The National Association of REALTORS® is calling a recent ruling from the U.S. Treasury Department and the Internal Revenue Service on the new 20 percent deduction on qualified business income a “significant victory” for real estate professionals. The department and IRS issued their final regulations late last week regarding the qualified business income rule, providing greater clarity heading into the 2018 tax filing season.
The final guidelines allow real estate professionals to benefit from the Section 199A 20 percent passthrough deduction.
04A critical component of the 2017 Tax Cuts and Jobs Act was to reduce the corporate tax rate, lowering it from 35 to 21 percent. However, nine out of 10 American businesses are structured as passthrough entities rather than corporations. As such, the Section 199A provision now provides what NAR calls “critical tax deductions” for small businesses and self-employed independent contractors. Many real estate professionals are classified as small businesses or self-employed independent contractors for tax purposes.
NAR highlighted three major provisions within the IRS and Treasury Department’s 247-page final ruling that applies to real estate professionals:
- The regulation clarifies that all real estate agents and brokers who are not employees but operate as sole proprietors or owners of partnerships, S corporations, or limited liability companies are eligible for the new deduction. The new deduction can be up to 20 percent. This also includes those whose income exceeds the threshold of $157,500 for single filers and $315,000 for those filing a joint return.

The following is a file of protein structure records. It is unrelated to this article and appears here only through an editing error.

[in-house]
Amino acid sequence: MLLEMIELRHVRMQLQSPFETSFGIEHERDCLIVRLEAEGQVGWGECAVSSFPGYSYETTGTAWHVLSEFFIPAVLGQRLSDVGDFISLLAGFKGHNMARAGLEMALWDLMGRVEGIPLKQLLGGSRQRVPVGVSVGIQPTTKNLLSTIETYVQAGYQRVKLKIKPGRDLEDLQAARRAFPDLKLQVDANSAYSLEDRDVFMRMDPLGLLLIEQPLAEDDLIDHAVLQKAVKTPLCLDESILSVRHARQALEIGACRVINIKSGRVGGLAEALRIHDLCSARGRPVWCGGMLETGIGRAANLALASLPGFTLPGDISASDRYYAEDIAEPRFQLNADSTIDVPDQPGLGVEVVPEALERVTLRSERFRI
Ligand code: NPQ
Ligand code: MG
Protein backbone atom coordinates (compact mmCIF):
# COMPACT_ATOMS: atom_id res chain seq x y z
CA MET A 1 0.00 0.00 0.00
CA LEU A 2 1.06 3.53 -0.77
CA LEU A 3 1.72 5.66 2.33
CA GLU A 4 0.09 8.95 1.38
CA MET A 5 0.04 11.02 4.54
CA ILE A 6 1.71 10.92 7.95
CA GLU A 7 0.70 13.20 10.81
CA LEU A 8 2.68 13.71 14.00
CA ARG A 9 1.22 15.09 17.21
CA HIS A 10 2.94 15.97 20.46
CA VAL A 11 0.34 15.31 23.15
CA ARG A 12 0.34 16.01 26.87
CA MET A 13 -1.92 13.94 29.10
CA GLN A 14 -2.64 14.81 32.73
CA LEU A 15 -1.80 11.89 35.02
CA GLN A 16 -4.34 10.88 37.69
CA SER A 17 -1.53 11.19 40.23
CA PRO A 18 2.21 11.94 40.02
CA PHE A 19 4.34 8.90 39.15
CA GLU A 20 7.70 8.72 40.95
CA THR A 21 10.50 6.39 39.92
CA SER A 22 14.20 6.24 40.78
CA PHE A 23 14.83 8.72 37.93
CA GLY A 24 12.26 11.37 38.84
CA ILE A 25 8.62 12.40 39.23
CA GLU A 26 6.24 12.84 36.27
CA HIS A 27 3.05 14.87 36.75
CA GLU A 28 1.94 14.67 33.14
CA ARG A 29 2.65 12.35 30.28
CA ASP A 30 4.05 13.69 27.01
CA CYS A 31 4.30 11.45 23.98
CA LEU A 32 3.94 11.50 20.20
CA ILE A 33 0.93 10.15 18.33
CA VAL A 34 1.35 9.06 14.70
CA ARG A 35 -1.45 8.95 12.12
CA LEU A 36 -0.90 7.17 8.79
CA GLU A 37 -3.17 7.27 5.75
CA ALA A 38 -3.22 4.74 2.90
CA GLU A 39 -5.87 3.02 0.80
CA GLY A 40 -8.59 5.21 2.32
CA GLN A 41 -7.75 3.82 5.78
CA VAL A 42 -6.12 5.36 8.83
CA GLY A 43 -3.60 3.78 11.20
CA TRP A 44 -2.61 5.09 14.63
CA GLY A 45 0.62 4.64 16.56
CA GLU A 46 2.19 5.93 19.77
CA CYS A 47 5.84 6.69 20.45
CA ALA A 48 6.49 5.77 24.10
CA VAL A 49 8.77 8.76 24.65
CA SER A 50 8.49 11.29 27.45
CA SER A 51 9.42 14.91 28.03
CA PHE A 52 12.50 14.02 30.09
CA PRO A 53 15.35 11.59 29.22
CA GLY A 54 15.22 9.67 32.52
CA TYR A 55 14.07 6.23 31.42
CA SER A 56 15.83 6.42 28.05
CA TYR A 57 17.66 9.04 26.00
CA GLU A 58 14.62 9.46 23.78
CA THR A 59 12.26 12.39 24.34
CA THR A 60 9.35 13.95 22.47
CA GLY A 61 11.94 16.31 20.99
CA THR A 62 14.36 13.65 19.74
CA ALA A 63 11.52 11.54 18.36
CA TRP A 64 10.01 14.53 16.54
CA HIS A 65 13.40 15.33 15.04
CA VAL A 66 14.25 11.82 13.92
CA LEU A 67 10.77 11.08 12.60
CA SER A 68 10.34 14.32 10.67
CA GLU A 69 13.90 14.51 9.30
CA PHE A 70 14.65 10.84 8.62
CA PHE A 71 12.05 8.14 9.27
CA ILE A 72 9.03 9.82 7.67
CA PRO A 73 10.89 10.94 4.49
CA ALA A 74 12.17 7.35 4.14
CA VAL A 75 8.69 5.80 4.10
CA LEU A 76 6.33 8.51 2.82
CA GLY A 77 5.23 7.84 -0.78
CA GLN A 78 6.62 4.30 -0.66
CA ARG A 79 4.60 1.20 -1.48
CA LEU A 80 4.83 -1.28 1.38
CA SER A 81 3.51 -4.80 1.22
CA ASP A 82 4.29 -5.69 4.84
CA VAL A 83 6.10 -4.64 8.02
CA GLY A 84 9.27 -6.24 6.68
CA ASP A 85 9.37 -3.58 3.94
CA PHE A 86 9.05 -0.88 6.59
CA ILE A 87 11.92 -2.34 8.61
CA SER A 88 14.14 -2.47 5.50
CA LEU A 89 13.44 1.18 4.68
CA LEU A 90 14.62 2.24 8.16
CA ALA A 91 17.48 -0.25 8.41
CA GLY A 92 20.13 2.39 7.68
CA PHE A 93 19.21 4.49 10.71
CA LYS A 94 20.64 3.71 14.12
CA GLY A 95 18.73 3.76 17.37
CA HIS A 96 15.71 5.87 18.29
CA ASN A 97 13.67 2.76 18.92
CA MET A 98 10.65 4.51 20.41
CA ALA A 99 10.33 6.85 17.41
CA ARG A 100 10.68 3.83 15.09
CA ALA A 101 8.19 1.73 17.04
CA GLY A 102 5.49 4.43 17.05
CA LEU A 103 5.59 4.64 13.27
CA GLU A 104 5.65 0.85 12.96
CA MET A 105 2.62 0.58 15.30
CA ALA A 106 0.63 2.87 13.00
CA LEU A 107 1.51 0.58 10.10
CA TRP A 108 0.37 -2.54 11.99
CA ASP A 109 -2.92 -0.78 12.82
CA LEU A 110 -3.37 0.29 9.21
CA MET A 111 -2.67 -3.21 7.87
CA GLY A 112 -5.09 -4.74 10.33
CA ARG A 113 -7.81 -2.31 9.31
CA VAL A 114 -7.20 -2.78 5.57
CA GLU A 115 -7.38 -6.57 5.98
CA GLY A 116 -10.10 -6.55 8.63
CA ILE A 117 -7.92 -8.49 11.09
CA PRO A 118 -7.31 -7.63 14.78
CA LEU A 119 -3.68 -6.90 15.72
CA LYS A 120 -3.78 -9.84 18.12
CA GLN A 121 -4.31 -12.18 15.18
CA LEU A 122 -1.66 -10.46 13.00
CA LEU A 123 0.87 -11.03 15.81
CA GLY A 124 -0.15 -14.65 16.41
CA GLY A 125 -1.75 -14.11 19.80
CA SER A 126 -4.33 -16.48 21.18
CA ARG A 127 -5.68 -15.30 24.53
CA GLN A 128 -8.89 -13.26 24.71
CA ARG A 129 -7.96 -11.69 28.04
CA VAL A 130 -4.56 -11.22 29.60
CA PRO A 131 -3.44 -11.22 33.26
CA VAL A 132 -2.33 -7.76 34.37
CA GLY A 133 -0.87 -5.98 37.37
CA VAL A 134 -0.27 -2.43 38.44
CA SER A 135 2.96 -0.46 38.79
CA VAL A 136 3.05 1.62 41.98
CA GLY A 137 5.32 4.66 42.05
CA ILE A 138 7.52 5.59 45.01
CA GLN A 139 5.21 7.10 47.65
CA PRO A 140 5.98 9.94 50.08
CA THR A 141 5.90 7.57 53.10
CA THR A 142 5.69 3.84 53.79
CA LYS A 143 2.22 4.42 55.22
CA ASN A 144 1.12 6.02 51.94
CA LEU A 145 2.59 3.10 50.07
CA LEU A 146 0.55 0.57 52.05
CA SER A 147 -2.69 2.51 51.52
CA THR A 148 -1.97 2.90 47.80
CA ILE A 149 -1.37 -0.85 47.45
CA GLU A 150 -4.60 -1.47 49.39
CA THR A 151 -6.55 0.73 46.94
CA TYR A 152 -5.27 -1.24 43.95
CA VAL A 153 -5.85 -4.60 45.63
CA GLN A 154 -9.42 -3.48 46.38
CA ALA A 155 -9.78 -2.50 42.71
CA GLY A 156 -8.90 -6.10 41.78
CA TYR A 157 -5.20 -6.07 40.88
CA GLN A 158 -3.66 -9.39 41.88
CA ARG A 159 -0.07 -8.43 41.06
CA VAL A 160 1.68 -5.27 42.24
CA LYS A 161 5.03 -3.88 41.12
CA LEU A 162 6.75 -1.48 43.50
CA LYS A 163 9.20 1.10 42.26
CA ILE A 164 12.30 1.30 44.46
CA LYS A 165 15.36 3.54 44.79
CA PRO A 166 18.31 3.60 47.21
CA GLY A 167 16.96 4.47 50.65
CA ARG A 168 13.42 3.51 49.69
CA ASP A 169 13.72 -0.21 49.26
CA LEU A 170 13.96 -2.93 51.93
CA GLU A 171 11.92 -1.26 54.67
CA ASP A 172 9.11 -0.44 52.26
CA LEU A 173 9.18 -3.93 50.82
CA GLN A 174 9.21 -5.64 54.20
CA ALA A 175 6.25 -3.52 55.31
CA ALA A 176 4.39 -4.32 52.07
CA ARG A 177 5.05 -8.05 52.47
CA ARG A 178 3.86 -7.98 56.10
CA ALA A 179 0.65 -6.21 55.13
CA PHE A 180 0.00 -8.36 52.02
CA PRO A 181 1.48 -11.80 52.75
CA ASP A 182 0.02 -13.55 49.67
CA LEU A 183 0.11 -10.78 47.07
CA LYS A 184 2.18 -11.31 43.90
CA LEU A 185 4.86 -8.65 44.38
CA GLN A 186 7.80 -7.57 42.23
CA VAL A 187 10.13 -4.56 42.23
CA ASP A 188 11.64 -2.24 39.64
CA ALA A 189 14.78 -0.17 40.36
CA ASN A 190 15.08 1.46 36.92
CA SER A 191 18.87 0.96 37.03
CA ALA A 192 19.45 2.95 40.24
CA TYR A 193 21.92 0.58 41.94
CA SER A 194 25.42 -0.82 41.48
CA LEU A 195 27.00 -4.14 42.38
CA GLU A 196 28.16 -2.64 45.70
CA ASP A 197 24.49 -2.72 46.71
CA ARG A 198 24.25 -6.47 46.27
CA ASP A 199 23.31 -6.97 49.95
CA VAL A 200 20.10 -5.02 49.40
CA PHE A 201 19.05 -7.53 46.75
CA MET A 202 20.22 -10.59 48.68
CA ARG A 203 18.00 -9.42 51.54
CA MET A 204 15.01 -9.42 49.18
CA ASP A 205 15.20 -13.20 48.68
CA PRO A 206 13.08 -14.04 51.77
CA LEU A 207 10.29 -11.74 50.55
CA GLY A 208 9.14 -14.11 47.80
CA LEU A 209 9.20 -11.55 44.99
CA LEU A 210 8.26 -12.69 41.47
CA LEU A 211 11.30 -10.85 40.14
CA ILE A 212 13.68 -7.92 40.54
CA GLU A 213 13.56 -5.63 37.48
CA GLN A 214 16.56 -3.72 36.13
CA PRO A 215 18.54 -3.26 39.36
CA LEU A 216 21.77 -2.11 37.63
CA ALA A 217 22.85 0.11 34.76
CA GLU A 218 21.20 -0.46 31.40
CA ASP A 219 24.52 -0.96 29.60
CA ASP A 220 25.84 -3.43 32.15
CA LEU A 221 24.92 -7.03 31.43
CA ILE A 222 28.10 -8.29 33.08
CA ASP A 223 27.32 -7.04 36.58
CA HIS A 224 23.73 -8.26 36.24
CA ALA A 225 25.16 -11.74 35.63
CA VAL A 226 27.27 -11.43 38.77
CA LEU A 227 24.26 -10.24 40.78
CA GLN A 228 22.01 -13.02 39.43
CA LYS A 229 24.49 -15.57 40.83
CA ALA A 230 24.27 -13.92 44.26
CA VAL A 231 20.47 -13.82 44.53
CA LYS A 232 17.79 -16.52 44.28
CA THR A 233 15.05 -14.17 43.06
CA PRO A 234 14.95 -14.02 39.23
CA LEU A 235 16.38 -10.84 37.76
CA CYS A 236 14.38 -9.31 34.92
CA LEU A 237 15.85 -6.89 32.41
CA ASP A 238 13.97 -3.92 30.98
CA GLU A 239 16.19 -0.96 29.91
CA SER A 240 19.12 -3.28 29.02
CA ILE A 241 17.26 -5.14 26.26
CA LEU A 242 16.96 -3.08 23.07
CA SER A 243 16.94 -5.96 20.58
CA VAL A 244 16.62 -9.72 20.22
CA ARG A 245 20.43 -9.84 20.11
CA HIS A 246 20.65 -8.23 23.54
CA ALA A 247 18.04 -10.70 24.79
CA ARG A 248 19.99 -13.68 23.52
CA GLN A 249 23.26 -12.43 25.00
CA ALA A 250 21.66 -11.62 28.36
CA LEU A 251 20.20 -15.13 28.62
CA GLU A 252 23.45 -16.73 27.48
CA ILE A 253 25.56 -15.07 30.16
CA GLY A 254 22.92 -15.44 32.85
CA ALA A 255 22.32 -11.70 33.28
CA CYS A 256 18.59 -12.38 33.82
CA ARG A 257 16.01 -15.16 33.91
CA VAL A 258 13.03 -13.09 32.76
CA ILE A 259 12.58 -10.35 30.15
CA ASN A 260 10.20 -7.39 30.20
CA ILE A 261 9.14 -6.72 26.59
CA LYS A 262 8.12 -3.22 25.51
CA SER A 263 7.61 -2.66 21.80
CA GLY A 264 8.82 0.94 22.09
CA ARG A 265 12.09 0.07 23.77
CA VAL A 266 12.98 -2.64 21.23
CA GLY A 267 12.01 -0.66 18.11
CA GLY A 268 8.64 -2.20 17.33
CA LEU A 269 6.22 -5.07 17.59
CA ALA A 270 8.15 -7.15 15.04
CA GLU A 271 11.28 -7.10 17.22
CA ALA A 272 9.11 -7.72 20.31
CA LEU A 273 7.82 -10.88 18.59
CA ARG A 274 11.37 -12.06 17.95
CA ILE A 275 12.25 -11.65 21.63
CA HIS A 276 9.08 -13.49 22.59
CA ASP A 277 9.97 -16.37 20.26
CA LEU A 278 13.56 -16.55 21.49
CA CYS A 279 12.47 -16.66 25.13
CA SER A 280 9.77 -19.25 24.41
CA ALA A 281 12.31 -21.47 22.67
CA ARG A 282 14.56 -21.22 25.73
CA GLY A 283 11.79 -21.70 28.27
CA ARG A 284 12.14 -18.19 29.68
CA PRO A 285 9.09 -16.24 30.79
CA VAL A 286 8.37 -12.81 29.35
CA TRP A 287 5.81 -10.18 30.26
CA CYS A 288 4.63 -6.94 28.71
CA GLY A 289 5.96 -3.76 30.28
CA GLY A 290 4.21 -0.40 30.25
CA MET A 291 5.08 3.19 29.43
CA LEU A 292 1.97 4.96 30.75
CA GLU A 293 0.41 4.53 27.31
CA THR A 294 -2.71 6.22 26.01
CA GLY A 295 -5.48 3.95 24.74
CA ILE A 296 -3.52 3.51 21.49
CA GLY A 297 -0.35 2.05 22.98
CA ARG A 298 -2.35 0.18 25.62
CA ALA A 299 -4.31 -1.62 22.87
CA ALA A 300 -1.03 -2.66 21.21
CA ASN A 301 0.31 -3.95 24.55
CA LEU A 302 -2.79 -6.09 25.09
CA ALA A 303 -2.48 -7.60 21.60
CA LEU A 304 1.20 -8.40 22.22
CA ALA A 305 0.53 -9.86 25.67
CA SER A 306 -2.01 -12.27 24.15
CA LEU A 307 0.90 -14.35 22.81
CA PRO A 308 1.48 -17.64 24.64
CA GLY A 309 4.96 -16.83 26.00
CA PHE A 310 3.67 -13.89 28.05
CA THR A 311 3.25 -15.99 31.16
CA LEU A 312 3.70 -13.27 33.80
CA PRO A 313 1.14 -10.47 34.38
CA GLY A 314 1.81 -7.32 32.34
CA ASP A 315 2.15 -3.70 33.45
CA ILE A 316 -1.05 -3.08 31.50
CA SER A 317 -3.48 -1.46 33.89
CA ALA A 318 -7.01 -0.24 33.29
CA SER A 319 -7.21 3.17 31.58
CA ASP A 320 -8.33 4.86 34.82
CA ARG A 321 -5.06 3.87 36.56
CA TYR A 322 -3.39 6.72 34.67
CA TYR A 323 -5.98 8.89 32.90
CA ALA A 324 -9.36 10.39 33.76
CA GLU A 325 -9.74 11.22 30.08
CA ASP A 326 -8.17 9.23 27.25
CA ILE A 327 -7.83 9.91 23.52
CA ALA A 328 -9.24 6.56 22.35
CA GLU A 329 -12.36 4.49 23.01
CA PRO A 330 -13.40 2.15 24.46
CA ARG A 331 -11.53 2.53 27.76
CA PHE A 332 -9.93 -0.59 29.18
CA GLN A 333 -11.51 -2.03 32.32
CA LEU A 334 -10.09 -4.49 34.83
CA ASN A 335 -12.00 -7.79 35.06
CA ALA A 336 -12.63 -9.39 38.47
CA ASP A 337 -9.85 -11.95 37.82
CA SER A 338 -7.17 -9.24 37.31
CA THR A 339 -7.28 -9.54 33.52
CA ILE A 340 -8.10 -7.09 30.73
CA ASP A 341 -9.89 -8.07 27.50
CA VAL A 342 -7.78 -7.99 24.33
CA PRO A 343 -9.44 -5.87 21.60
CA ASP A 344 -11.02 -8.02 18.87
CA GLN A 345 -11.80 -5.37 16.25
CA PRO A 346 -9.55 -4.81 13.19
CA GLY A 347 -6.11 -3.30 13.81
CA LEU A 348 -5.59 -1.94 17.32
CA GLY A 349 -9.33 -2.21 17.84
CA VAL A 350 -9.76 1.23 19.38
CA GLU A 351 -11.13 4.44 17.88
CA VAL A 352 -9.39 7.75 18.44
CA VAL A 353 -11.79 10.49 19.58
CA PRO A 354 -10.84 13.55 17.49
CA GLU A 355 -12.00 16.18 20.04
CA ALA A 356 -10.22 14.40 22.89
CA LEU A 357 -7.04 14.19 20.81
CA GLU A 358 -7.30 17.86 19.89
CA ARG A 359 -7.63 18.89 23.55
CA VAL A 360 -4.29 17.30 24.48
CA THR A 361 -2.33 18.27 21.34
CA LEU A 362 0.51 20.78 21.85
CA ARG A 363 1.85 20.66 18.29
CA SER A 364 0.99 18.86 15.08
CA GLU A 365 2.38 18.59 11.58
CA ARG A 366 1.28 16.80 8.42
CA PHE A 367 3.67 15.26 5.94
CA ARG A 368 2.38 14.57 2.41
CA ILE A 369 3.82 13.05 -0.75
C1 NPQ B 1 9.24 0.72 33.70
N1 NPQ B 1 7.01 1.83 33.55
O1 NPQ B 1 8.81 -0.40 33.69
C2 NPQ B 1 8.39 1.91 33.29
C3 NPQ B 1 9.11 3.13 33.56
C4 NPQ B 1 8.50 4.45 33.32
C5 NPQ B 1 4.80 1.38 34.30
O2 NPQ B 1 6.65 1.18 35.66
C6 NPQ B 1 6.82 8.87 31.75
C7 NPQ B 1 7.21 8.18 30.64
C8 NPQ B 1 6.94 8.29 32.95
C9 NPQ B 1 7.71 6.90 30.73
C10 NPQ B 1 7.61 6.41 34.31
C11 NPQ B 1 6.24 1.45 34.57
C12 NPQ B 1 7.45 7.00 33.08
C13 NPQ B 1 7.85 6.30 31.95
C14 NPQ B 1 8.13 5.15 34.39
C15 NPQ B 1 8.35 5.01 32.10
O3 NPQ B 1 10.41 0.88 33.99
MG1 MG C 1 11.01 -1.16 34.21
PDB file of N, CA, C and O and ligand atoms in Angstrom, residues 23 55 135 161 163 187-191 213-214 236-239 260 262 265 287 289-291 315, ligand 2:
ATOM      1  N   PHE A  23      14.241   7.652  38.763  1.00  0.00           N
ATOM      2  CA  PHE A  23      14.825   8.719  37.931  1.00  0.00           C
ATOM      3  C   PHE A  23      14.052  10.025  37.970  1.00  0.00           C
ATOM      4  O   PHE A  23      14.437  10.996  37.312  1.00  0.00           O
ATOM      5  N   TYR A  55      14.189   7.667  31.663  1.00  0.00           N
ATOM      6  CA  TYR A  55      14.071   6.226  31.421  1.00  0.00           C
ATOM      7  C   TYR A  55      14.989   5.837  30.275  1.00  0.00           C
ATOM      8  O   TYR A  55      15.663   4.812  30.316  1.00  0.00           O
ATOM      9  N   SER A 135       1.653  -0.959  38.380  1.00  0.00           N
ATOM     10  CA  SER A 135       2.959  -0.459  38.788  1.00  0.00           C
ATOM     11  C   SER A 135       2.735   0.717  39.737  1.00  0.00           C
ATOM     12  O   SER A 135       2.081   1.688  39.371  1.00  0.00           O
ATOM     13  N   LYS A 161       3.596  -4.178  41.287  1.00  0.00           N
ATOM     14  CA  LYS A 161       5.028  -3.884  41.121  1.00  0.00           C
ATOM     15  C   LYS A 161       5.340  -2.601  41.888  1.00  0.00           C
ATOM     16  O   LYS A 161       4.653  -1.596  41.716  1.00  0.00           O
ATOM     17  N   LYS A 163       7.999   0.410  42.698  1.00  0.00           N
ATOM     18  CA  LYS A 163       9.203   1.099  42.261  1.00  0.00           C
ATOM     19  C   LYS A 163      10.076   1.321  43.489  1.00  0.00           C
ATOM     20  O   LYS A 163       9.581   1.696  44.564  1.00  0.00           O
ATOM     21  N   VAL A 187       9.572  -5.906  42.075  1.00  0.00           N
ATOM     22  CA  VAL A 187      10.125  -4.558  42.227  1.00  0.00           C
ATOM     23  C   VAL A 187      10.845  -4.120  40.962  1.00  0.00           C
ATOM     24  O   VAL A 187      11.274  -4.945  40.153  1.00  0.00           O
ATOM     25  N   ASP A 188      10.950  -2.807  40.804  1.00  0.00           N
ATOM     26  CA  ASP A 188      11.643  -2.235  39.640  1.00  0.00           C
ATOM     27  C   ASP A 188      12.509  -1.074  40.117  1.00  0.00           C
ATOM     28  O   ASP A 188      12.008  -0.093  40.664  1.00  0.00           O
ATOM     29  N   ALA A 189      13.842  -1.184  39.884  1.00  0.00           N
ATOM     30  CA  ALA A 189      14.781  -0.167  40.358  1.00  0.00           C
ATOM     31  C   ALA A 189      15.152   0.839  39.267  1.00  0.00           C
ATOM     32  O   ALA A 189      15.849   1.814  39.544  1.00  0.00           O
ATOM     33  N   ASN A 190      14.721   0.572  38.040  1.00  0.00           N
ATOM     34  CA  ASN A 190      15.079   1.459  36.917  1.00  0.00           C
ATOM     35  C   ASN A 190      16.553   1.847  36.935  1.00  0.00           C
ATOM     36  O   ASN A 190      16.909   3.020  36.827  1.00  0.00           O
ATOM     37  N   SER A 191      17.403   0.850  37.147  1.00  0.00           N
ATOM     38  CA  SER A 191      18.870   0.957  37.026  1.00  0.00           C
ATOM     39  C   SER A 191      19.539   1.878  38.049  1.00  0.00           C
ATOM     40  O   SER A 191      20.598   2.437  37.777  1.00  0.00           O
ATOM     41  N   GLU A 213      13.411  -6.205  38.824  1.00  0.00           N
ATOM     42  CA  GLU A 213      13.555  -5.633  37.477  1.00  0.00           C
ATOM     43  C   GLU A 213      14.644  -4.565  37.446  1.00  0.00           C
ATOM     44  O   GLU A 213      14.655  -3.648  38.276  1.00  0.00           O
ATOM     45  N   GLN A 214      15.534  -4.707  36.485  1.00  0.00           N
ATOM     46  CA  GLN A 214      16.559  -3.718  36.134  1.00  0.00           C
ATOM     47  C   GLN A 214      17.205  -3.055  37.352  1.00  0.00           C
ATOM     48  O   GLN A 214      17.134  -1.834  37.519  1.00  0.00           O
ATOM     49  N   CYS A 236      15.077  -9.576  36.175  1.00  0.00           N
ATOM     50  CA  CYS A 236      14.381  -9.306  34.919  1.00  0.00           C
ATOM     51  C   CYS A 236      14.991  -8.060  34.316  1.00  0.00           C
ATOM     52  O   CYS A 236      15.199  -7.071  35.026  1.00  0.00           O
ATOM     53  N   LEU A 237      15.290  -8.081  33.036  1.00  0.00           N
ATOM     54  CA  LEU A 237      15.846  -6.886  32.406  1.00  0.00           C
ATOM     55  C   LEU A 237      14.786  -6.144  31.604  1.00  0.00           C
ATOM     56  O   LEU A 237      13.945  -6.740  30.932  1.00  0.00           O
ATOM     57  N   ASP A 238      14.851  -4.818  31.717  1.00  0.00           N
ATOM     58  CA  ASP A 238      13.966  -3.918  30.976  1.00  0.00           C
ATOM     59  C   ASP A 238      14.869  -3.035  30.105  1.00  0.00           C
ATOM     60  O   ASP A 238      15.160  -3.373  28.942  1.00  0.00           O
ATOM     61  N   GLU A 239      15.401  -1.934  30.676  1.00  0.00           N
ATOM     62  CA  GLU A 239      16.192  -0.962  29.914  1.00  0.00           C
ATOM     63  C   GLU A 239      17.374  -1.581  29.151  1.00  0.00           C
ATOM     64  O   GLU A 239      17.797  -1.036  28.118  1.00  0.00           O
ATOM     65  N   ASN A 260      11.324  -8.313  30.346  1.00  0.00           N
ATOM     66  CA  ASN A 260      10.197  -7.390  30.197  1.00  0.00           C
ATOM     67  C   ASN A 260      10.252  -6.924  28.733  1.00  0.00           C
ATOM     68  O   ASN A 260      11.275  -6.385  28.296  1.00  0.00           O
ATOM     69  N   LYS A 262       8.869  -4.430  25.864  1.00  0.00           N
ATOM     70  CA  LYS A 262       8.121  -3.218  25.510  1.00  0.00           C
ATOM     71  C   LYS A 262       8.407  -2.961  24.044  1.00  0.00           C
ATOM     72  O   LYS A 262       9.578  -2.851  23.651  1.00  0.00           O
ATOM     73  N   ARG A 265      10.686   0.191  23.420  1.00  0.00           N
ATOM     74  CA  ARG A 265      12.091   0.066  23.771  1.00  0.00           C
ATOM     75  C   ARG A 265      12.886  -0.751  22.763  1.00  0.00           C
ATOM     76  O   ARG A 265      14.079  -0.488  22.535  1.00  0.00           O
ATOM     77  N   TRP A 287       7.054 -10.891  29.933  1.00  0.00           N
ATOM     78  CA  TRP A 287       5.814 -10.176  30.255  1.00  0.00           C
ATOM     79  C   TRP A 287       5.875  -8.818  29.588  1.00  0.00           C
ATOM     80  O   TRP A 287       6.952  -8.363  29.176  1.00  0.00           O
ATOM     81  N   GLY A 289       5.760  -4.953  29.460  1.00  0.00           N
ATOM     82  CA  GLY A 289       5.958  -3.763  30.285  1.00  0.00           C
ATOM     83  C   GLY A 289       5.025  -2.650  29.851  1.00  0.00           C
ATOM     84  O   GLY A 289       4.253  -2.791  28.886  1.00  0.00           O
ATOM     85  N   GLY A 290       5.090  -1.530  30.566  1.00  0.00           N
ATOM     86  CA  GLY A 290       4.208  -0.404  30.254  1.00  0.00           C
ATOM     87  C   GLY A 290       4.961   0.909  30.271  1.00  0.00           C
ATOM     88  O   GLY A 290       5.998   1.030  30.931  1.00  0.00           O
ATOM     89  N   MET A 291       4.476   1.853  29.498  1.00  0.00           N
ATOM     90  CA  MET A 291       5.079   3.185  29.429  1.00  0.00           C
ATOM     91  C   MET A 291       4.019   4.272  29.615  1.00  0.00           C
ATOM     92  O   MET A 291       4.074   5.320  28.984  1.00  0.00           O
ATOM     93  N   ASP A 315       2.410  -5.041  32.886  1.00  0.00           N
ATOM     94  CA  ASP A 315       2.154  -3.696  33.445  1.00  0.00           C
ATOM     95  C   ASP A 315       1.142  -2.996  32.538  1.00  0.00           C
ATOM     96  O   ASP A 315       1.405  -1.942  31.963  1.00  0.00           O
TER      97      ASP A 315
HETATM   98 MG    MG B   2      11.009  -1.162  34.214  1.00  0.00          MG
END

- The rule simplifies the process that owners of rental real estate property must follow to claim the new deduction. The Tax Cuts and Jobs Act specifies that only income from a “trade or business” qualifies for the 20 percent deduction. But various court rulings and prior IRS guidance sparked confusion over which rental properties are investments and which could be considered a business enterprise. NAR urged the department and IRS to simplify the rule. The final regulations have since provided clarity through a safe harbor test that requires at least 250 hours per year spent on maintaining and repairing property, collecting rent, paying expenses, and conducting other typical landlord activities.
- The final rules also provide clarity on situations where a person exchanges one parcel of real estate under Section 1031 for another parcel. The previous rules denied deduction eligibility, but the department and IRS have since recognized the initial ruling was misguided and have corrected and clarified its policy in its final guidance.
NAR served as a strong advocate in gaining greater clarity within the IRS and Treasury Department’s final regulations. “The finalized ruling … represents a tremendous win for real estate professionals across the country,” says Shannon McGahn, NAR senior vice president of government affairs. “We are thrilled to see our members emerge from this process so favorably … and for ensuring consistency and clarity within these policies.”